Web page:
The mRNA expression profiles of LANCL2 and EGFR were investigated in 32 different cancers of TCGA database. In the histograms, the average mRNA expression of LANCL2 and EGFR was organized from lowest to highest priority. Among them, LGG, testicular germ cell carcinoma, GBM and uveal melanoma were the top four tumors with the highest average mRNA expression of LANCL2, while the average mRNA expression of EGFR was highest in GBM, head and neck cancer, clear cell renal cell carcinoma (ccRCC) and LGG (Fig. 2A, B). mRNA overexpression of LANCL2 and EGFR was found in 35.63% (57 of 160 cases) and 48.13% (77 of 160 cases) of GBM samples, respectively (Fig. 2C). However, the mRNA overexpression frequencies of LANCL2 and EGFR in LGG samples were only around 10%, and little difference was shown in astrocytoma, oligoastrocytoma and oligodendroglioma (Fig. 2D). The correlation between mRNA expression and CNV of LANCL2 and EGFR was then analyzed. Results showed that mRNA expression of LANCL2 was significantly elevated in GBM samples with LANCL2 amplification, compared with GBM samples with diploid or gain of LANCL2 (Fig. 2E). Likewise, the correlation was the same in EGFR (Fig. 2F). Concurrent mRNA overexpression of LANCL2 and EGFR was found in 26.25% (42 of 160 cases) of total GBM samples and 54.55% (42 of 77 cases) of EGFR-overexpressed GBM samples (Fig. 2G). In addition, linear regression analysis demonstrated that mRNA expression of LANCL2 and EGFR was positively correlated (p < 0.001)(Fig. 2H). To investigate the prognostic values of LANCL2 or EGFR mRNA expression, Kaplan–Meier survival and univariate analyses were performed. We showed that mRNA overexpression of LANCL2 or EGFR, and their concurrent overexpression were not significantly associated with OS and PFS of GBM patients (Table 1, Fig. 2I, Additional file 1: Figure S2A). Interestingly, mRNA expression levels of EGFR were significantly elevated in IDH1/2-wild-type GBM samples, while no obvious change of LANCL2 mRNA expression was found, suggesting a significant association between EGFR mRNA expression and IDH1/2 status (Additional file 1: Figure S2B). However, mRNA overexpression of LANCL2 or EGFR was also not significantly associated with OS and PFS of IDH1/2-wild-type GBM patients (Additional file 1: Figure S2C).
Amplification and co-amplification LANCL2 and EGFR were also frequent in glioblastoma from the tumor banks, and LANCL2 amplification was associated with poor overall survival of glioblastoma patients
To validate the analysis results of TCGA database, we analyzed the copy numbers of 100 GBM patients’ samples from our tumor banks by Taqman Copy Number Assay using fluorescent probes targeting LANCL2 and EGFR. The log2 copy number value larger than 2 was regarded as amplification. Results showed that compared with the copy numbers in normal brain tissues and grade I gliomas, the copy numbers of EGFR were significantly elevated in GBM, while the copy numbers of LANCL2 had no obvious changes (Fig. 3A, B). Interestingly, when the GBM samples were subdivided into newly diagnosed and relapsing tumors, the copy numbers of LANCL2 and EGFR were significantly increased only in newly diagnosed GBM (Fig. 3E, F). The amplification frequencies of LANCL2 and EGFR were 62.00% and 55.00% in 100 GBM patients, respectively (Fig. 3C, Table 4). LANCL2 and EGFR co-amplification was found in 47.00% of the total GBM samples and 85.45% of GBM samples containing EGFR amplification (Fig. 3D, Additional file 1: Table S5). Pearson’s correlation analysis also showed that the copy numbers of LANCL2 and EGFR were positively correlated with each other (Fig. 3G). Kaplan–Meier survival and univariate analyses demonstrated that age, LANCL2 or EGFR amplification, and their co-amplification were significantly associated with decreased OS of GBM patients (n = 81), whereas gender was not a significant variable (Fig. 3H, I). Therefore, gender was excluded as a covariate in the subsequent multivariate analysis, which showed that only LANCL2 amplification was a significant prognostic factor for OS (p = 0.004, HR = 2.319) (Table 5). We subsequently divided GBM patients into younger (< 60 yrs) and older (≥ 60 yrs) groups. Kaplan–Meier survival and multivariate analyses also found that LANCL2 amplification was significantly associated with poor OS (p = 0.018, HR = 2.199) in younger GBM patients (n = 62) (Fig. 3J, Table 6). However, gender, LANCL2 and EGFR amplification had no significant influence on OS of older GBM patients (n = 19) (Additional file 1: Table S4).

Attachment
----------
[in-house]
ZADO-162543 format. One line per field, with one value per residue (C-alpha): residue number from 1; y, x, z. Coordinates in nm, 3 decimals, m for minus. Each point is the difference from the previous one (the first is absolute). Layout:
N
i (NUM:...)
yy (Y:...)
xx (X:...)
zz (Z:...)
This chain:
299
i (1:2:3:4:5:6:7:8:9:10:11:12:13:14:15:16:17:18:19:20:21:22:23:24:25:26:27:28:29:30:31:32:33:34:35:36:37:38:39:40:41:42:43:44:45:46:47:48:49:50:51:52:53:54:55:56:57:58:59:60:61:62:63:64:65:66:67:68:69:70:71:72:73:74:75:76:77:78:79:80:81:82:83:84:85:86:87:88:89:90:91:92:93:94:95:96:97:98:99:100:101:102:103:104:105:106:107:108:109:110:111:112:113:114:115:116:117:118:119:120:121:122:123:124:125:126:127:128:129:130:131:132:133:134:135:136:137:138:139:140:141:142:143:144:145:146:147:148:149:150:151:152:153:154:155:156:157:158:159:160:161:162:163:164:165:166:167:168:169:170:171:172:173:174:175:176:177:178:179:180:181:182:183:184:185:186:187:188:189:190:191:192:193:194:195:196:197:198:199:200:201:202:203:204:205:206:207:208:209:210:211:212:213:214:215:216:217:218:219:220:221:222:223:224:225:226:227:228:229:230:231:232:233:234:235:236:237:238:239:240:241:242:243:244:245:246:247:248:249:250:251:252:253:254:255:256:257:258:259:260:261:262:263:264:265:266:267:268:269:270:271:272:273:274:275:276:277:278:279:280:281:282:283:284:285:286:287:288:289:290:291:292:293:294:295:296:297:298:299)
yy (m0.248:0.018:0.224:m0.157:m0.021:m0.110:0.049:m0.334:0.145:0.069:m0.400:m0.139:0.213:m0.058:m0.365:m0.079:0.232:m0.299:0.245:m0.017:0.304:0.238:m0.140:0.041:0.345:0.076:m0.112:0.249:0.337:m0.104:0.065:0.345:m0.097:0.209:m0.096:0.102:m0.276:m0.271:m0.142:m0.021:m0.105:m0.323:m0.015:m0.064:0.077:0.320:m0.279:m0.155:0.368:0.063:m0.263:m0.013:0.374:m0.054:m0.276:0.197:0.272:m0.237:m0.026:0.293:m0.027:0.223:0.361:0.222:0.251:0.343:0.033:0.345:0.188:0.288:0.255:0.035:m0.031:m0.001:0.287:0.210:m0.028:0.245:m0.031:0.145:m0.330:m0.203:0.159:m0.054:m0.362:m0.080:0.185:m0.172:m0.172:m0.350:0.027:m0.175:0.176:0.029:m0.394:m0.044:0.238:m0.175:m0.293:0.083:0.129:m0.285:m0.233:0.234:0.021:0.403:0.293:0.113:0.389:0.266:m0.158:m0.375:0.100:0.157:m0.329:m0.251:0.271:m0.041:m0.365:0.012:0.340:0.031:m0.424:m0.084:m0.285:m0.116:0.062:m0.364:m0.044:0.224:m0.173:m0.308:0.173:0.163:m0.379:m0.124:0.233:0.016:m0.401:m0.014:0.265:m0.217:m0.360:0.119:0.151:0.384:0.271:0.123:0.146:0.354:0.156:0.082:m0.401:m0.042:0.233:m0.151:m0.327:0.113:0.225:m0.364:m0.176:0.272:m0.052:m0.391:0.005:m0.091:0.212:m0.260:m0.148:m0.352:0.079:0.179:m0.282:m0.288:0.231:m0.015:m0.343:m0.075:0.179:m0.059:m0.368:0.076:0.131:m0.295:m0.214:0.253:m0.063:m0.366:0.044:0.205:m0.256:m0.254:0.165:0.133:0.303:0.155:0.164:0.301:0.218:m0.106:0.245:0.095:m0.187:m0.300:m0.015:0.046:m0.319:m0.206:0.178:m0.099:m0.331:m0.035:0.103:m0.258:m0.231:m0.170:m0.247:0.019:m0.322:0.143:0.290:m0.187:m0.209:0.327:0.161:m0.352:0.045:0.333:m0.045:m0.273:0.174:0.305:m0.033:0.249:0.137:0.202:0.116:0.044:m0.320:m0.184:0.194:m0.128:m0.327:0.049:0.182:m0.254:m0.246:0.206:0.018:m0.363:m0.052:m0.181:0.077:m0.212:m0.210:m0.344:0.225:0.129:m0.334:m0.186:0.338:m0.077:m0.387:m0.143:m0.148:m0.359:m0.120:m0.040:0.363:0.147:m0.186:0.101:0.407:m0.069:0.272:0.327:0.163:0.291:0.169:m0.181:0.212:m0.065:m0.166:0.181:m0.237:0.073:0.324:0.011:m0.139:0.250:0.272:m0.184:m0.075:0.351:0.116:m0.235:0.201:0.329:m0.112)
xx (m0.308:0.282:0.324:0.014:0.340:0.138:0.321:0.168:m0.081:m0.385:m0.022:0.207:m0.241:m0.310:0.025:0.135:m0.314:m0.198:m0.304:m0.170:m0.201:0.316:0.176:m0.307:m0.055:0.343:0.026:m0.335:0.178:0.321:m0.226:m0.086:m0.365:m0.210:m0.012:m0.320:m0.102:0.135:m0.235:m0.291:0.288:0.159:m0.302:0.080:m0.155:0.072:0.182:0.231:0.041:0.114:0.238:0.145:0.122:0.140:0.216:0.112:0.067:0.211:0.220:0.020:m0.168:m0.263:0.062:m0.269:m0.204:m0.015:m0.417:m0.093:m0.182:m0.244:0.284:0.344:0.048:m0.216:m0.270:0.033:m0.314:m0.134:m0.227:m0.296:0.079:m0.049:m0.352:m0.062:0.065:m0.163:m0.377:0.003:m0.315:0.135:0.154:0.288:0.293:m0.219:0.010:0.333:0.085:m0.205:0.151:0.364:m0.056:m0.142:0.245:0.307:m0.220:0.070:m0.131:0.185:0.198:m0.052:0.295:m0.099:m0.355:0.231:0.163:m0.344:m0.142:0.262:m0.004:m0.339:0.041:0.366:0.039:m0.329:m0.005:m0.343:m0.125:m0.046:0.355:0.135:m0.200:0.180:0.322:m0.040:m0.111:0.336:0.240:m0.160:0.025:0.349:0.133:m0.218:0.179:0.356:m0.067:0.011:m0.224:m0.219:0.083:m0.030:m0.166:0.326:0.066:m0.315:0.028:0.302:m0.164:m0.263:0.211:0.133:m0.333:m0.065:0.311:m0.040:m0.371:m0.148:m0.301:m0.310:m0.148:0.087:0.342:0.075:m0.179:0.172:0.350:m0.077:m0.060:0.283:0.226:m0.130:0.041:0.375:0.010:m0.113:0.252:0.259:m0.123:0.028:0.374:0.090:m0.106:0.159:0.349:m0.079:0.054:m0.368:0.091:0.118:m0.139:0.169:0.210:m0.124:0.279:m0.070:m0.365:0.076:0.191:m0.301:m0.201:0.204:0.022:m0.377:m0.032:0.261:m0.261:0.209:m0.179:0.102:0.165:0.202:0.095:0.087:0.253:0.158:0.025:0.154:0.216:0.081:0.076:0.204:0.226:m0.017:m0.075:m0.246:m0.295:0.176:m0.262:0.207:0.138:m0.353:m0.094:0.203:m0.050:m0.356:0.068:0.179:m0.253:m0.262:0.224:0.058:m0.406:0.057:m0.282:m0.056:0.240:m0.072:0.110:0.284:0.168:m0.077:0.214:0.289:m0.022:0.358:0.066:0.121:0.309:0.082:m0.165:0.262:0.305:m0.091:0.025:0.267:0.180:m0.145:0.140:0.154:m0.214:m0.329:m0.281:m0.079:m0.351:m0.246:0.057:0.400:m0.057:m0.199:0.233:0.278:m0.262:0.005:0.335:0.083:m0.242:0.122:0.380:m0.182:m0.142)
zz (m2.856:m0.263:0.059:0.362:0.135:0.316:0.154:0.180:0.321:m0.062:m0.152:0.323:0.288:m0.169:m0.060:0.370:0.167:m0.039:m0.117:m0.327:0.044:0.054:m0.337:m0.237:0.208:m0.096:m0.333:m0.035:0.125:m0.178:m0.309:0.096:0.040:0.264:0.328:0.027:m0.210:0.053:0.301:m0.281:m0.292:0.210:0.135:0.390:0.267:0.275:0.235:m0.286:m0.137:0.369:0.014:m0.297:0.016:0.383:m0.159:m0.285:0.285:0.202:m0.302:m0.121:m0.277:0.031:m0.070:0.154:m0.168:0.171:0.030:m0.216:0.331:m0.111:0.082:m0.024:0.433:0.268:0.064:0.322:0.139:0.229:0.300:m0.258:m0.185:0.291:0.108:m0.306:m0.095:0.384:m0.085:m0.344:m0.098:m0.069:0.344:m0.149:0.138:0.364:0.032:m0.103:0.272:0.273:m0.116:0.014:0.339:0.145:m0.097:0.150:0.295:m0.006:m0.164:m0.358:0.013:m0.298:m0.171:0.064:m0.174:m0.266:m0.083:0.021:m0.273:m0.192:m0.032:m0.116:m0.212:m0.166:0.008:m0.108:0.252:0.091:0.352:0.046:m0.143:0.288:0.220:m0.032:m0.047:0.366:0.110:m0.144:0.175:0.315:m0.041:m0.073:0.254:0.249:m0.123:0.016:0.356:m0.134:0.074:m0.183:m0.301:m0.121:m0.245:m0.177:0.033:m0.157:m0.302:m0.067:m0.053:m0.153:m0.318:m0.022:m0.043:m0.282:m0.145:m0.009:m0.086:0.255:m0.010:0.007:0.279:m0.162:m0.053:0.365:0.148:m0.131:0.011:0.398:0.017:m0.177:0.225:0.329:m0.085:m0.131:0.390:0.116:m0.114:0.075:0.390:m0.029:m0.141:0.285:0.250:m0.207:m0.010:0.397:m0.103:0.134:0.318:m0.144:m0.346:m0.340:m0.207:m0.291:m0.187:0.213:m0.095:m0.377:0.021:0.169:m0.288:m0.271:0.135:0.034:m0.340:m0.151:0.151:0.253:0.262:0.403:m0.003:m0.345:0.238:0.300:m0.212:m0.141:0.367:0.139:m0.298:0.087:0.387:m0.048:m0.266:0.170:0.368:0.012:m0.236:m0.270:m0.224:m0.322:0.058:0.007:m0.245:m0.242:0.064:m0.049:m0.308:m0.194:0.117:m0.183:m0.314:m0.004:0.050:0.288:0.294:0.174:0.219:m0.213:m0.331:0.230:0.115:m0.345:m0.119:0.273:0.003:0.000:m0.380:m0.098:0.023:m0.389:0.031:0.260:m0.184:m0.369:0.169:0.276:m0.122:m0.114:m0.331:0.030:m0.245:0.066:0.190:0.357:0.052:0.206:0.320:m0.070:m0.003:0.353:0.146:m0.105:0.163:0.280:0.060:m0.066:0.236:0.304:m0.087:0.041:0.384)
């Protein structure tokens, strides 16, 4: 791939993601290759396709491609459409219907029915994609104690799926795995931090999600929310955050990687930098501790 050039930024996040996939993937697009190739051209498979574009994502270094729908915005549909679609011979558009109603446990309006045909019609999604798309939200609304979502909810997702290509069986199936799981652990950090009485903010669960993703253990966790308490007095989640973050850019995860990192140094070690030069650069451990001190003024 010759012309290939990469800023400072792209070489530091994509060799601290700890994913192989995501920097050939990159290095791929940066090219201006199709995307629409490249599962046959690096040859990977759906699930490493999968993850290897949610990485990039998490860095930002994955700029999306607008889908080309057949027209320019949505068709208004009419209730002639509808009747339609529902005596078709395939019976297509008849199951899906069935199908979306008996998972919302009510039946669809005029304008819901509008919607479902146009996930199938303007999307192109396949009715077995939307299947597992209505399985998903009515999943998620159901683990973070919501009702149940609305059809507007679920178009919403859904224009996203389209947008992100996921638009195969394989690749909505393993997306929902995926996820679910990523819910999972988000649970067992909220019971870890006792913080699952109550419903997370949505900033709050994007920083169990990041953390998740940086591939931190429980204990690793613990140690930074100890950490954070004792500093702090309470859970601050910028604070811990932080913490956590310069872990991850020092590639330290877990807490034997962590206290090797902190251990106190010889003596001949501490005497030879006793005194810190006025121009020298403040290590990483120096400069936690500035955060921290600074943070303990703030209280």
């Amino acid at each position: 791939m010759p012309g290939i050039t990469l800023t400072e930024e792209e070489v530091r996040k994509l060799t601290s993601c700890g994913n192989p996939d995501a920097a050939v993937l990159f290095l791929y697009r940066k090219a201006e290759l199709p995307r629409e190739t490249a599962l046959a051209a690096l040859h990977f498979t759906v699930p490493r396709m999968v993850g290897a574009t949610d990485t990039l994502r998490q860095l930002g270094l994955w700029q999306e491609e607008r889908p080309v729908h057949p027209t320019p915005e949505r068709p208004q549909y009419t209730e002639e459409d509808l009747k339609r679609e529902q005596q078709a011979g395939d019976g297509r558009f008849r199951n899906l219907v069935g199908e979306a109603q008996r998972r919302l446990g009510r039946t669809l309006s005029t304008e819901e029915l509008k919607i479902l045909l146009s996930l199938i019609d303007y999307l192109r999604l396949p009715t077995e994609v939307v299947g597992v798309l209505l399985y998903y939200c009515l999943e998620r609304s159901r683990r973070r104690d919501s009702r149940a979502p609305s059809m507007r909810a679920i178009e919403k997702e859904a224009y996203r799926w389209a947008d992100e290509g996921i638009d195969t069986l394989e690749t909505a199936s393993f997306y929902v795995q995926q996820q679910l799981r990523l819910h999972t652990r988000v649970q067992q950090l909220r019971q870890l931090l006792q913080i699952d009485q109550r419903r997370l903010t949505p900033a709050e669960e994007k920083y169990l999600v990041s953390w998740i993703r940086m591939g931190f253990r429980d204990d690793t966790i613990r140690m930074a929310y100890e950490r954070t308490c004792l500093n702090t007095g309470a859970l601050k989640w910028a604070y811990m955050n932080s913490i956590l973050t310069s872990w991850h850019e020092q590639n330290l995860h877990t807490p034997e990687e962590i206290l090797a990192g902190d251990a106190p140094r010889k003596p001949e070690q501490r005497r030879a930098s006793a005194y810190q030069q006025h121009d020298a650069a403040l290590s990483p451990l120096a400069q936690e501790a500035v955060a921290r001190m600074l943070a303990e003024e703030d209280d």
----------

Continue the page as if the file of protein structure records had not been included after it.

Chi-square tests showed that amplification of LANCL2 was not correlated with IDH1 and TERT mutations, and MGMT methylation, whereas amplification of EGFR was significantly associated with IDH1 and TERT mutations. On the other side, co-amplification of LANCL2 and EGFR was not related with TERT mutation and MGMT methylation, but was correlated with IDH1 mutation (Additional file 1: Figure S3A). Kaplan–Meier survival analysis showed that LANCL2 or EGFR amplification, and their co-amplification were not correlated with OS in IDH1-wild-type GBM patients (n = 20) (Additional file 1: Figure S3B).
Protein expression and localization of LanCL2 was independent to EGFR in gliomas